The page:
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Thursday, August 30, 2012

Caveat Cenatoris (or something like that)

When we got our tomatoes, peppers and basil from Worley, we were about to get married. The needed transplanted, but one thing and another they kept not getting translated until Corinna stepped up and did it in a window of opportunity I never had.



 I can't complain that she didn't follow my mapping system: she didn't even know I had one, and she figured putting the tops of the cups with their initial-based labels down as collars on the plants would identify them.

I've been able to figure out what most of the tomatoes are, but the peppers is another story. First of all, the collars, some blew away, and about half the others faded to unreadable almost instantly.

I knew this, though, my Bhut Jolokia had died. Pretty much all the peppers we've been getting out of the garden are mild ones. California Wonder bells, some sort of banana pepper, there are some hot birdpepper type peppers, cayenne or Thai, I'm not sure which.



So after watering, weeding, harvesting some tomatoes, I realized this enormous bush that hadn't produced anything at all had three ripe peppers on it. They looked like some sort of salad pepper, and the plant had been so slow setting fruit, I wondered if it was even a pepper plant.

So as I was having a bedtime snack, I popped one of these guys in right up to the stem and bit it off.

I realized it was a hot pepper right away. Those Thai peppers, sometimes I'll bite into one in the middle of a plate of stir fry and set myself ablaze pretty good. It's not entirely unpleasant, though you generally don't taste much other than fire after it happens.

So I swallowed, and realized this was a mistake. The Bhut had survived, and I had just cavalierly one-bited the hottest pepper on earth.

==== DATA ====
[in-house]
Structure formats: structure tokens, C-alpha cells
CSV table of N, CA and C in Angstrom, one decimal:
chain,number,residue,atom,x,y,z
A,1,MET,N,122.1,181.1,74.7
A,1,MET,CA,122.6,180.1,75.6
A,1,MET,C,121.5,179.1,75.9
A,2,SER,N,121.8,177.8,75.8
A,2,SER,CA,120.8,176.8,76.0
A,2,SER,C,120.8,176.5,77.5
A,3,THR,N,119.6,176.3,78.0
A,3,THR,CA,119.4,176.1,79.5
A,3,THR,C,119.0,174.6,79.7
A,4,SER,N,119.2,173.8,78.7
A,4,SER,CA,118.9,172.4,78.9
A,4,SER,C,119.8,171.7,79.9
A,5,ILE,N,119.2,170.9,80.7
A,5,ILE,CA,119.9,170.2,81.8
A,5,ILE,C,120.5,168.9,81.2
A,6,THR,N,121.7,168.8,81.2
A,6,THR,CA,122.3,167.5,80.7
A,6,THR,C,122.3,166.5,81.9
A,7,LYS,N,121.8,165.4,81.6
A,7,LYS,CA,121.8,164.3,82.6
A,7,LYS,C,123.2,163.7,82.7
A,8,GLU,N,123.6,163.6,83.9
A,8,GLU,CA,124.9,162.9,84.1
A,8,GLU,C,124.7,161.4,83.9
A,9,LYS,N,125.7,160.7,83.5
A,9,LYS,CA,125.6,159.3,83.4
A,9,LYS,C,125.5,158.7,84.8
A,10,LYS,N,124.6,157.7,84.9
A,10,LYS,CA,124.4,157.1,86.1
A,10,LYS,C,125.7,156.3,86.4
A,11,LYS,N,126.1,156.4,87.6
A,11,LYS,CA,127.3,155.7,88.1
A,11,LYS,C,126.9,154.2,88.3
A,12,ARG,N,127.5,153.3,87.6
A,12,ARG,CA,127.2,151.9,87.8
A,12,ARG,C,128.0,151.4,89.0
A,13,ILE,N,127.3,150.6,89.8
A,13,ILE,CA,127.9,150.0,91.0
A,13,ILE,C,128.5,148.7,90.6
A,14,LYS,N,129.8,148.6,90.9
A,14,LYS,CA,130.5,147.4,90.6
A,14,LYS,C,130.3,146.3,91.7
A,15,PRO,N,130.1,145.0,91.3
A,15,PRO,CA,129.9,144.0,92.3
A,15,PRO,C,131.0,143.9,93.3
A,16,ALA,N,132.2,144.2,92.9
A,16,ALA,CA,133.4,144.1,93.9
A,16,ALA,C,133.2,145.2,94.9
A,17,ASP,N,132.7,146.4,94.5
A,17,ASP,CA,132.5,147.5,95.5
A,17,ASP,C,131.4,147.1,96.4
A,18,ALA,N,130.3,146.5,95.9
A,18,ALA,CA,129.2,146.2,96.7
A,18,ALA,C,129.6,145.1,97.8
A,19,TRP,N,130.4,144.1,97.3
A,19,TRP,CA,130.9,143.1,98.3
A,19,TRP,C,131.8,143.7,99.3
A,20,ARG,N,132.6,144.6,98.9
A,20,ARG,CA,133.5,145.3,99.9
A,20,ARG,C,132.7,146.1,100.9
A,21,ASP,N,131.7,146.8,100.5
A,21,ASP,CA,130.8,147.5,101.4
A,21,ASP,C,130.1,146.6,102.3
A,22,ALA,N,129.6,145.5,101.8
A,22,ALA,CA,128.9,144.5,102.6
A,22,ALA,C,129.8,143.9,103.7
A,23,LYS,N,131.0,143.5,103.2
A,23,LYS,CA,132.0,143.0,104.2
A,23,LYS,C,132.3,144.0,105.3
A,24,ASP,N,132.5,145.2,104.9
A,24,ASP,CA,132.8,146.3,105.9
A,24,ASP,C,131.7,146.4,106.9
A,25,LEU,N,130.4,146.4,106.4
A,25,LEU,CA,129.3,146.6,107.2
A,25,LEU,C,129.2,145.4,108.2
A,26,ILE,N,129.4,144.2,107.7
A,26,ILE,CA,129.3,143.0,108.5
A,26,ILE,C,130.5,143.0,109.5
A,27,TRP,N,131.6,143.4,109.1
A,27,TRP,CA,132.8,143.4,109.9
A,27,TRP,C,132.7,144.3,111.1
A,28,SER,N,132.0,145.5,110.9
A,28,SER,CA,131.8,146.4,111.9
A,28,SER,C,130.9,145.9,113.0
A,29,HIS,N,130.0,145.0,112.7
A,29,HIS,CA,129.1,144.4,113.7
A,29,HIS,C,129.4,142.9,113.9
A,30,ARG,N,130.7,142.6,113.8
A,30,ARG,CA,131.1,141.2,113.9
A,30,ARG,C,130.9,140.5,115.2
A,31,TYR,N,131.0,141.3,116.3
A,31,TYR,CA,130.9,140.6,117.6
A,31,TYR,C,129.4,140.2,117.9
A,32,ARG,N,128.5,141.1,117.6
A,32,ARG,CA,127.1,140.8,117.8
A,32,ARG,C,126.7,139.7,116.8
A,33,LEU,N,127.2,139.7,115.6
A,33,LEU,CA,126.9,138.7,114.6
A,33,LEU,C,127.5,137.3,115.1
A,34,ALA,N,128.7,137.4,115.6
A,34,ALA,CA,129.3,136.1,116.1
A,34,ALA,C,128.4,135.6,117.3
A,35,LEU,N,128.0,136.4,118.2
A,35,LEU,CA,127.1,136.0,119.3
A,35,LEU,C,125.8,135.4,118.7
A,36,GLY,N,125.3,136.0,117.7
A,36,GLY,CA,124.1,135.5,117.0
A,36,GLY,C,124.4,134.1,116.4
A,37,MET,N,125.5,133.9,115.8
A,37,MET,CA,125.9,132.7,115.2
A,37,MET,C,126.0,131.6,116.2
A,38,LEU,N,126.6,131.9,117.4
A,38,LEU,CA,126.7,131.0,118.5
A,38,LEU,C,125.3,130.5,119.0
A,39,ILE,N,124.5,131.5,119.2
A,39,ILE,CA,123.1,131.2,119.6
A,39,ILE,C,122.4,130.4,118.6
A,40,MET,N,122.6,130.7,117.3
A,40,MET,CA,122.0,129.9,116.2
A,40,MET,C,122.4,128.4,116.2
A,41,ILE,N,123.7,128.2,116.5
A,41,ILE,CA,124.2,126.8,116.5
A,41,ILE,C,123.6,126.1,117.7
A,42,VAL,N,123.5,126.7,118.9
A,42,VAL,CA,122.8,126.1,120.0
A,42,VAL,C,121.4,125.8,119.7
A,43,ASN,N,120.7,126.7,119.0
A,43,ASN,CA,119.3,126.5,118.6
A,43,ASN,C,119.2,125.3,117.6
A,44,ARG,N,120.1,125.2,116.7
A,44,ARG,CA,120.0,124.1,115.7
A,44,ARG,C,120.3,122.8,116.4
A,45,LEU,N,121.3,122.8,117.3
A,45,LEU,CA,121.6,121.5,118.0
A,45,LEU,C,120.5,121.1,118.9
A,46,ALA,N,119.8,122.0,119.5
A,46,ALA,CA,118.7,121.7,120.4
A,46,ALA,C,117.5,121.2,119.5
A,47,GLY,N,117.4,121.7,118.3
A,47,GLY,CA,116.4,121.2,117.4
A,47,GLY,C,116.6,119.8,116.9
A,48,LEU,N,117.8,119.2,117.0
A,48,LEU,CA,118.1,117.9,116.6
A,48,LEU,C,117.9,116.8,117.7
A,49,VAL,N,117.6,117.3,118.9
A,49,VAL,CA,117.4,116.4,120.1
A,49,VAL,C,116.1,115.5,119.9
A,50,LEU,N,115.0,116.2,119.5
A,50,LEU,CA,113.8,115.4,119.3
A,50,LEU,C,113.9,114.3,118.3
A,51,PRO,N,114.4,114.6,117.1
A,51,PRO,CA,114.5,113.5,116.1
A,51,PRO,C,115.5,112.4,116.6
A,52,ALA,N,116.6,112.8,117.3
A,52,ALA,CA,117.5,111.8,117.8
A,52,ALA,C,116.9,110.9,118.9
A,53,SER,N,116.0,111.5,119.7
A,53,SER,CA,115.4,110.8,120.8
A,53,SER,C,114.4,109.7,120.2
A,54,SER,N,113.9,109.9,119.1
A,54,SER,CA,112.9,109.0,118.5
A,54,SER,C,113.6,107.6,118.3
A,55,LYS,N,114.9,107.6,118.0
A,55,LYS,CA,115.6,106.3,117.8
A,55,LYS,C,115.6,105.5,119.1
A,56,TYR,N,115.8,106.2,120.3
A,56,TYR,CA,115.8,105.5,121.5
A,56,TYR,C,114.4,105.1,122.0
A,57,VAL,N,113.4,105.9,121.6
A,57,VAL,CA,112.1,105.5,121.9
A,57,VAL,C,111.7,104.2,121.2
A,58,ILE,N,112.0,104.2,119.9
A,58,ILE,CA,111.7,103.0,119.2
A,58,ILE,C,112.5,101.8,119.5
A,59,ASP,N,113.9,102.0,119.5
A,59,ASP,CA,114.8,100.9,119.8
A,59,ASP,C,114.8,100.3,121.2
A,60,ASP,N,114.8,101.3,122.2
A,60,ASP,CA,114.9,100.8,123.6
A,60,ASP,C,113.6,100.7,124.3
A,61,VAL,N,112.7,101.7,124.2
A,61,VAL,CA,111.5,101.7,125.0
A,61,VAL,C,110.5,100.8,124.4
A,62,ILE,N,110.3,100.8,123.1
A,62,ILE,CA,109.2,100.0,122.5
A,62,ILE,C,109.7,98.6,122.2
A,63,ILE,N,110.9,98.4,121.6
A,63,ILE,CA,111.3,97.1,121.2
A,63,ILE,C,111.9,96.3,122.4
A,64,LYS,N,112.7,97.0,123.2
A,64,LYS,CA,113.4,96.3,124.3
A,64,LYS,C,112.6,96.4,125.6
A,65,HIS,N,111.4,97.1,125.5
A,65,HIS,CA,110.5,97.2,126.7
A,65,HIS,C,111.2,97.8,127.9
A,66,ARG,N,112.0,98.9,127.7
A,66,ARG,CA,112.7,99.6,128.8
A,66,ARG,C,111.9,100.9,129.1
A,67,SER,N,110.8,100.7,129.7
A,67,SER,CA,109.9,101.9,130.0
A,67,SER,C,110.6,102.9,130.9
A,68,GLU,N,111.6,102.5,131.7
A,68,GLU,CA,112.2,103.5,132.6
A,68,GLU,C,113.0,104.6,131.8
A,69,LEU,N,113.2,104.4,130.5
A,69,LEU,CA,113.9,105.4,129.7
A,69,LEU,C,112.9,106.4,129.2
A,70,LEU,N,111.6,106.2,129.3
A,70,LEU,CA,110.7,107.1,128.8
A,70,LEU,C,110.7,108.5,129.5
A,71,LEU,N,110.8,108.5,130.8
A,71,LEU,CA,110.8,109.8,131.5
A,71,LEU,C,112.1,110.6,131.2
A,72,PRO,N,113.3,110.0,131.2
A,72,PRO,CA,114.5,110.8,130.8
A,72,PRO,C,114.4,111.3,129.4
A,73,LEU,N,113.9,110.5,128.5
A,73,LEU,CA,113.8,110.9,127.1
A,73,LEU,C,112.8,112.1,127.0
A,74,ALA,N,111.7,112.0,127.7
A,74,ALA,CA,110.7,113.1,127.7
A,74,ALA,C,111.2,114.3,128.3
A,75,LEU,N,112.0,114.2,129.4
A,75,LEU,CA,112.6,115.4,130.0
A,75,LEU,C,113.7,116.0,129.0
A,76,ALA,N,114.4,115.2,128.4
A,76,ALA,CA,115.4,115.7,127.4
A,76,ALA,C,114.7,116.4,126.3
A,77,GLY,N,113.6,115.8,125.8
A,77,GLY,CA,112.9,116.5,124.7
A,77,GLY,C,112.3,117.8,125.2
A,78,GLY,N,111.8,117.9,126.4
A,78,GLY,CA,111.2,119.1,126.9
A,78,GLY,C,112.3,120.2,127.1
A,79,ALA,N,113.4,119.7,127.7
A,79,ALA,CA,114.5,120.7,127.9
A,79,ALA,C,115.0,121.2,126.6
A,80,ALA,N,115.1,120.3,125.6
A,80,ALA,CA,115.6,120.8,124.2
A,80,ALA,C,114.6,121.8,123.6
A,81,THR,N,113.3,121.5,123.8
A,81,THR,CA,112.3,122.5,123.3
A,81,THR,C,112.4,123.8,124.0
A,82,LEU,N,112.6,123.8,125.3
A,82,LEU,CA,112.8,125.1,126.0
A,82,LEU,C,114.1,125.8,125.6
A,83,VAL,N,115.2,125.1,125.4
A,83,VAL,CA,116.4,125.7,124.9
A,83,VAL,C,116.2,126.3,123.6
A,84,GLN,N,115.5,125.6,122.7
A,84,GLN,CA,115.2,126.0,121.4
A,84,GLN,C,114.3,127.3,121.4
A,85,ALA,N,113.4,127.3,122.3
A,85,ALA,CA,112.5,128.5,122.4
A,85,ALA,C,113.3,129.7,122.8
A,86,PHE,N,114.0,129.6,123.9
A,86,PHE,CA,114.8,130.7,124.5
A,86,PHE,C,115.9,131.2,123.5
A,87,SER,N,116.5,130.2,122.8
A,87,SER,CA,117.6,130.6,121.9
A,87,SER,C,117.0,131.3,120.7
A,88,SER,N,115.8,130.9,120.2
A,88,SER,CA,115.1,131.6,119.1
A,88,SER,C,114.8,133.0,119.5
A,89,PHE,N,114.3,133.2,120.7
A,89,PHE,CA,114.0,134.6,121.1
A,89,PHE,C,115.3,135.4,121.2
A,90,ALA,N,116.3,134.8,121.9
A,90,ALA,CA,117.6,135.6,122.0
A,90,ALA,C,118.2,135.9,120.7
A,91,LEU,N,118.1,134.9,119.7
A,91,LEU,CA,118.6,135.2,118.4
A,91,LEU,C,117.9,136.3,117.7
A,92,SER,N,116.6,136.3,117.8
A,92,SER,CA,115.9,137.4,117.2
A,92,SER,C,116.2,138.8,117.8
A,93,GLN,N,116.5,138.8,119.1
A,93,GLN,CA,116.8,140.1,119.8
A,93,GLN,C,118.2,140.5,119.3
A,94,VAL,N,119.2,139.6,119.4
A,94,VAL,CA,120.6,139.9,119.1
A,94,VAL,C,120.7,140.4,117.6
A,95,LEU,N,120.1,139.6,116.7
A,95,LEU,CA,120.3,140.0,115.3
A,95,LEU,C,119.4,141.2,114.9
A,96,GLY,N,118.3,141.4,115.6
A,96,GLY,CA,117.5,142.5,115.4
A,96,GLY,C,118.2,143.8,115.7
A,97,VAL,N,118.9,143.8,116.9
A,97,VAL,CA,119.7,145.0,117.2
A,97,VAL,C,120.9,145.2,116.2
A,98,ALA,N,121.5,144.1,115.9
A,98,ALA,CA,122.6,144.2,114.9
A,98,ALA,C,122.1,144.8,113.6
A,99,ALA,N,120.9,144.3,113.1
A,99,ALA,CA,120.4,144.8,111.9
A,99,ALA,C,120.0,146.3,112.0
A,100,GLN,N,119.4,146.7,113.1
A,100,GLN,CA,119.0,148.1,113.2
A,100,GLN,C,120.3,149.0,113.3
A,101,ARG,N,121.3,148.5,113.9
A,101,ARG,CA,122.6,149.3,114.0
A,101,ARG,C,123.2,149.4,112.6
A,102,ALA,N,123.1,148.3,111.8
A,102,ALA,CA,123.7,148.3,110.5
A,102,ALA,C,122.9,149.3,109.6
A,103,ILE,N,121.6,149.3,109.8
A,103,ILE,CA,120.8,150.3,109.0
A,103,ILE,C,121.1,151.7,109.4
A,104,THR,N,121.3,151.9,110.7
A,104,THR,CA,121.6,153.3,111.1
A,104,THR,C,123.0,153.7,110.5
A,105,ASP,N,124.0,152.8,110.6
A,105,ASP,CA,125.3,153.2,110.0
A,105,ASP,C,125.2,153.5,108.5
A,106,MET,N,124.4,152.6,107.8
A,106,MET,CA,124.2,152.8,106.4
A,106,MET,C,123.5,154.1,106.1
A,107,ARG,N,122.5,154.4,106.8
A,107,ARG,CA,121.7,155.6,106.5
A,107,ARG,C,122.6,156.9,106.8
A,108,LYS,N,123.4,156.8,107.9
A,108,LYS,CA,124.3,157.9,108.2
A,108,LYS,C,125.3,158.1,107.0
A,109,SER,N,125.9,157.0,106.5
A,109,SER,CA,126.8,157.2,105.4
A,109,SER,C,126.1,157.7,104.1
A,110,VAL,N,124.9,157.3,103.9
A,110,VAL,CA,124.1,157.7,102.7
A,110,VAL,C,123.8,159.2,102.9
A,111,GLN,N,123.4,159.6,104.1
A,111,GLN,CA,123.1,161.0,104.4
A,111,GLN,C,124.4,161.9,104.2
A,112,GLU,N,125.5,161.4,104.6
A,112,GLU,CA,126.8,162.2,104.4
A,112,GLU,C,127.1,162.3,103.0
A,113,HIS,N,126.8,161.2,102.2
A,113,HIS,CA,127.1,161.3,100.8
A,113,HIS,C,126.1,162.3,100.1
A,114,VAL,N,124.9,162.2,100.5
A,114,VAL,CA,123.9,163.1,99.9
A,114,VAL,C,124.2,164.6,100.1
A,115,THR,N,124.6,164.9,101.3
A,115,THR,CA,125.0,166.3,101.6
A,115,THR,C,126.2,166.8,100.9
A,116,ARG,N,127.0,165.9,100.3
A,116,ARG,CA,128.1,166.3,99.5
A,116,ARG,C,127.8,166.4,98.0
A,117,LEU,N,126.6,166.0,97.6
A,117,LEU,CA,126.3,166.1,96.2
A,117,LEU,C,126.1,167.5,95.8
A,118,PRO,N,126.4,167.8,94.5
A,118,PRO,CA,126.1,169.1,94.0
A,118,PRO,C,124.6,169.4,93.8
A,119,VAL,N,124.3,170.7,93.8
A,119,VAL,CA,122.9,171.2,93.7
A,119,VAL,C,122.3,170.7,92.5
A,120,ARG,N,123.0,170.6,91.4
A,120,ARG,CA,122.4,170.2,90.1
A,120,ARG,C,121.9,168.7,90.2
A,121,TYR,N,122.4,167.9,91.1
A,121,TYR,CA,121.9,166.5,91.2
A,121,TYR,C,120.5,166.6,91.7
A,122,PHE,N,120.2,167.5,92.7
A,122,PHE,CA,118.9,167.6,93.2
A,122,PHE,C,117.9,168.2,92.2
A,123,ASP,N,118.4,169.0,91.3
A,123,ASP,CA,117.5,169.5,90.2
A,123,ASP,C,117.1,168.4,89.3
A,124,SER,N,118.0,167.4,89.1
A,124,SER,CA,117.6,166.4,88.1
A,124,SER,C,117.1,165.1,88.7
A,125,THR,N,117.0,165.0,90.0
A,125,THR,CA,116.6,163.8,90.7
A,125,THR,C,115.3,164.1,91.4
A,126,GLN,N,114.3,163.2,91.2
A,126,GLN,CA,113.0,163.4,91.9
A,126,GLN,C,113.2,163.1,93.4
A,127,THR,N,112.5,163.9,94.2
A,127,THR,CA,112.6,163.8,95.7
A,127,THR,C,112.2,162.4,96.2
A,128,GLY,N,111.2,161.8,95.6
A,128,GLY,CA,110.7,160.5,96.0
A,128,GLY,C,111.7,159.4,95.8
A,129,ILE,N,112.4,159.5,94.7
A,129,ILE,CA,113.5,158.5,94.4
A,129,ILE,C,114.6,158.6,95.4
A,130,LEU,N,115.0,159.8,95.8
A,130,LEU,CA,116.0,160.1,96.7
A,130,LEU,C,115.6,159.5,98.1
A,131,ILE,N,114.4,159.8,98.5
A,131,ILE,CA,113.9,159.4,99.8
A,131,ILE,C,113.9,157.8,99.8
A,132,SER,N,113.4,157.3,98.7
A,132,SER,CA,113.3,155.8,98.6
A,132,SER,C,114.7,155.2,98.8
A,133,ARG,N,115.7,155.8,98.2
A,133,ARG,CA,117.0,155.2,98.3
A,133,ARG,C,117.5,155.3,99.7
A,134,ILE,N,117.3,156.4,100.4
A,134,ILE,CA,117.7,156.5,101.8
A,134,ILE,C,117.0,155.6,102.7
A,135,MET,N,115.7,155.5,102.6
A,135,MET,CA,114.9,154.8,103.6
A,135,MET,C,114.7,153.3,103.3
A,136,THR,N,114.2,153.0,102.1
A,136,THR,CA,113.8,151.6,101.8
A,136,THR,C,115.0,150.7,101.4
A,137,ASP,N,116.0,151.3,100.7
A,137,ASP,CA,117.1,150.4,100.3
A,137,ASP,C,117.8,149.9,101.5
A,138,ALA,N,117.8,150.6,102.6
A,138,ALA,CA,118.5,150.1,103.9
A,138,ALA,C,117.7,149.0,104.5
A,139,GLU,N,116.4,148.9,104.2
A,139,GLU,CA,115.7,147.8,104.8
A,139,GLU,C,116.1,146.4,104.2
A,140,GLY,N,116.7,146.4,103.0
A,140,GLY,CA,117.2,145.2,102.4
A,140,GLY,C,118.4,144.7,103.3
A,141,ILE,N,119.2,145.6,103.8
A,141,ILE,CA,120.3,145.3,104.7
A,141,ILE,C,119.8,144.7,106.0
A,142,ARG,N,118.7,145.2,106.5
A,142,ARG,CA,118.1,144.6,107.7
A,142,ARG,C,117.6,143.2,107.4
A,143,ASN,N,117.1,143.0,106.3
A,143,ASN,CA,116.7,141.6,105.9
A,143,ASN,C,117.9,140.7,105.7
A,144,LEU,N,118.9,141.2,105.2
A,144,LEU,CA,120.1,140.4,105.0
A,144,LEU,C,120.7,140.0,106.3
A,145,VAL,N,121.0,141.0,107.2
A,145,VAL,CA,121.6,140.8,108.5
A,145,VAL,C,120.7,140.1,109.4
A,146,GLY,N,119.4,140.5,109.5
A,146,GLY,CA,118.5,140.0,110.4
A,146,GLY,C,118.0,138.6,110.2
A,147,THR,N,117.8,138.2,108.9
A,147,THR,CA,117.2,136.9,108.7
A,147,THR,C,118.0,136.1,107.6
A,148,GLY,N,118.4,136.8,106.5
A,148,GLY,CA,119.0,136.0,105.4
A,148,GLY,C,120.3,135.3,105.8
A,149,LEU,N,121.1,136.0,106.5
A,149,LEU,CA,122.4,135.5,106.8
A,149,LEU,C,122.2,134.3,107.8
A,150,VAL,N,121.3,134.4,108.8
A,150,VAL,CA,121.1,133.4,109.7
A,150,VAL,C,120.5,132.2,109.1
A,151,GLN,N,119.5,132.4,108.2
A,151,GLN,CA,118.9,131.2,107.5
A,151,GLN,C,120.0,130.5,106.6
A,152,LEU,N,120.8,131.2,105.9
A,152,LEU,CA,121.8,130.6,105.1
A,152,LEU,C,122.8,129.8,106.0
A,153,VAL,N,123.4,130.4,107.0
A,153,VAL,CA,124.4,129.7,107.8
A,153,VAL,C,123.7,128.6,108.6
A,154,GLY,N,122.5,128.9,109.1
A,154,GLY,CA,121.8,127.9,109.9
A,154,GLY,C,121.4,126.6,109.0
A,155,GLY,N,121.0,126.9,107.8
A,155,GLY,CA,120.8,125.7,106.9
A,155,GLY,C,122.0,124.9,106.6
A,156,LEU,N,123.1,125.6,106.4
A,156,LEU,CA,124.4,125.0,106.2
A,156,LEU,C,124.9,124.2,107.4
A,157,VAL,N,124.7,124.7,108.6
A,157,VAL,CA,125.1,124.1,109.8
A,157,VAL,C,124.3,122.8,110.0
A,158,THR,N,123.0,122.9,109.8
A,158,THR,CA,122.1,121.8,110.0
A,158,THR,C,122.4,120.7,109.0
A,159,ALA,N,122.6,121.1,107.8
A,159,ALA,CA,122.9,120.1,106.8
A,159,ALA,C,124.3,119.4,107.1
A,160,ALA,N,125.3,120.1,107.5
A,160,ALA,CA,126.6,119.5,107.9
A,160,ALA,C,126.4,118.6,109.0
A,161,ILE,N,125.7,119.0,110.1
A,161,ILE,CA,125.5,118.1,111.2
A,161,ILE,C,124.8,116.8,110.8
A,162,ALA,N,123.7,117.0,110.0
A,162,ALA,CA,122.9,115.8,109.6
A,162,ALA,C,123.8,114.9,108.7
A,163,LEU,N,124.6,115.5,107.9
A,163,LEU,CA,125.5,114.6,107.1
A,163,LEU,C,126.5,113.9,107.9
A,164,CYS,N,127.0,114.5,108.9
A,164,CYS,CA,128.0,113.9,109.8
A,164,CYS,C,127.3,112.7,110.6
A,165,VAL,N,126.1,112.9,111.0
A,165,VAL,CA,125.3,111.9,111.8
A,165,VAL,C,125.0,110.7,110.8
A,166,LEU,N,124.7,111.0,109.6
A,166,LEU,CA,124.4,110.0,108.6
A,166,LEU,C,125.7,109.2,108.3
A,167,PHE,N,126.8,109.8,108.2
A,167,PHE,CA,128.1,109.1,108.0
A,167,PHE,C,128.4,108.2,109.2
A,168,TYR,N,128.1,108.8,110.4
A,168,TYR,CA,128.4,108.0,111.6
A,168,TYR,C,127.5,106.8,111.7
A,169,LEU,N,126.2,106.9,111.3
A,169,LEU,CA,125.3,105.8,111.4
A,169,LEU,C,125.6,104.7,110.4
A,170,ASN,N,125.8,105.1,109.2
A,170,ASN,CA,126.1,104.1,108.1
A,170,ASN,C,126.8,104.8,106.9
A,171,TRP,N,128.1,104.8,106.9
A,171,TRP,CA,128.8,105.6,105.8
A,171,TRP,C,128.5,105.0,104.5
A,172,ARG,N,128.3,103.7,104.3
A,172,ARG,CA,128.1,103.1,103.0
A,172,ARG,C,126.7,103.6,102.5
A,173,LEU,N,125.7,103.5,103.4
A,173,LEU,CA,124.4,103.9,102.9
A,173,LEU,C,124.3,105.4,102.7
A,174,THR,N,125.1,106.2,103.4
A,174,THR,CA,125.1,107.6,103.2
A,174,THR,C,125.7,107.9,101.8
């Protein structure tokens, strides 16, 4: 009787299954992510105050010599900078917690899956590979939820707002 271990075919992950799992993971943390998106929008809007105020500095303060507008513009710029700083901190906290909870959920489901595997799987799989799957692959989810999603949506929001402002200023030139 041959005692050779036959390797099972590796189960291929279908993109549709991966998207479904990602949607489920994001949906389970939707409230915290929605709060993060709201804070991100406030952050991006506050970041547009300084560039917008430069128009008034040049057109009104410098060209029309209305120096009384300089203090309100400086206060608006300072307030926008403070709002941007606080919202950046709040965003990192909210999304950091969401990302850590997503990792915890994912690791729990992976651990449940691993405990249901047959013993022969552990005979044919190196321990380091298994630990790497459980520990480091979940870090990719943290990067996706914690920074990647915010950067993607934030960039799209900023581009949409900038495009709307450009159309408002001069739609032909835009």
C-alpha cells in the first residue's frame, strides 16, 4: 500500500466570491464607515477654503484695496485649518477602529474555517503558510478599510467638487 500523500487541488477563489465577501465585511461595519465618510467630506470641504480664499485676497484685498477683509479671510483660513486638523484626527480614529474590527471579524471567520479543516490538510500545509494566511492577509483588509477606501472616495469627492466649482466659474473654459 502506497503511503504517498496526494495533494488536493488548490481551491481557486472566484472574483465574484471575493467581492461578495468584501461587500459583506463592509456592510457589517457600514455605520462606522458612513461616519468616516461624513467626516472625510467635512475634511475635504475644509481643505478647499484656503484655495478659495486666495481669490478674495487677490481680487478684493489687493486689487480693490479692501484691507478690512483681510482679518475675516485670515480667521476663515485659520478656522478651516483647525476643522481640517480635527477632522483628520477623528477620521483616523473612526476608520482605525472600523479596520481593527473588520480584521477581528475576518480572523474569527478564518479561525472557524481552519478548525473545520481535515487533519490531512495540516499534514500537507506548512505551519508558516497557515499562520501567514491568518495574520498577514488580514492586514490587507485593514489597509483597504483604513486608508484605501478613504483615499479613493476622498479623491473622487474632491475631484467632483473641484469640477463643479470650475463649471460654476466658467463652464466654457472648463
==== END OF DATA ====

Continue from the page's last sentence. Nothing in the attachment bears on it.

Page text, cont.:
I drank water, I drank milk. I drank homemade yogurt, nothing helped. I found the keg with the homemade root beer, which is sweet, the antidote to heat. If I held it in the back of my mouth, it helped, but in a few seconds it lost its effectiveness and I swallowed. The pain came back instantly.

So I repeated this process until my distended belly felt like it would rupture if I took any more anything. So I went upstairs to ride it out and go to bed.

And yeah, the day after repercussions are worse. Plus, my throat and the roof of my mouth are still sore. Turns out you might not have taste buds to perceive the heat, but soft tissue can get irritated as hell. This was like stealing a can of military grade pepper spray and using it as a Binaca.

Monday, August 27, 2012

Grind



I stopped at the Scout to shoot some skaters. I've done this before, but I wasn't entirely happy with the results.



I realized that a lot of my pics, the skater got lost in the trees. I went back thinking to find ways to isolate the stunts against he sky. I succeeded somewhat, not entirely.



One of the skaters asked me what I was taking pictures for. Same reason he's doing what he's doing, trying something, attempting to meet a challenge.



It's nothing to click off 300 frames watching these guys and get nothing worthwhile. But what they're doing is amazing.